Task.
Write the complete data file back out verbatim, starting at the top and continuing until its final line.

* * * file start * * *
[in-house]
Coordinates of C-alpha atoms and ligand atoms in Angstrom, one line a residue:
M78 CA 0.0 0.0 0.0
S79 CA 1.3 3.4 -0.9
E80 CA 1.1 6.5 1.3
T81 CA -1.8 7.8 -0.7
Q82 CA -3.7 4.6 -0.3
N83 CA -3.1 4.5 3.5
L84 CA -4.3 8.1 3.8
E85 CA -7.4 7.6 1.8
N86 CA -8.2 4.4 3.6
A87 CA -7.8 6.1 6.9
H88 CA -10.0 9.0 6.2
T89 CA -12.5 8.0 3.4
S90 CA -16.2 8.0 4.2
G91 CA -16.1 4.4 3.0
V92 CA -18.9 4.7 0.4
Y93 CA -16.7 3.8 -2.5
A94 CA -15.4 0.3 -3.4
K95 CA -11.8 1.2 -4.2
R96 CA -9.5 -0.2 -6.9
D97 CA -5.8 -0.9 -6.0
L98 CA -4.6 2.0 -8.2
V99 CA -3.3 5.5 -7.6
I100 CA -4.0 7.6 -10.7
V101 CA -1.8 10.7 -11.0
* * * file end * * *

[in-house]
Coordinates of C-alpha atoms and ligand atoms in Angstrom, one line a residue:
M78 CA 0.0 0.0 0.0
S79 CA 1.3 3.4 -0.9
E80 CA 1.1 6.5 1.3
T81 CA -1.8 7.8 -0.7
Q82 CA -3.7 4.6 -0.3
N83 CA -3.1 4.5 3.5
L84 CA -4.3 8.1 3.8
E85 CA -7.4 7.6 1.8
N86 CA -8.2 4.4 3.6
A87 CA -7.8 6.1 6.9
H88 CA -10.0 9.0 6.2
T89 CA -12.5 8.0 3.4
S90 CA -16.2 8.0 4.2
G91 CA -16.1 4.4 3.0
V92 CA -18.9 4.7 0.4
Y93 CA -16.7 3.8 -2.5
A94 CA -15.4 0.3 -3.4
K95 CA -11.8 1.2 -4.2
R96 CA -9.5 -0.2 -6.9
D97 CA -5.8 -0.9 -6.0
L98 CA -4.6 2.0 -8.2
V99 CA -3.3 5.5 -7.6
I100 CA -4.0 7.6 -10.7
V101 CA -1.8 10.7 -11.0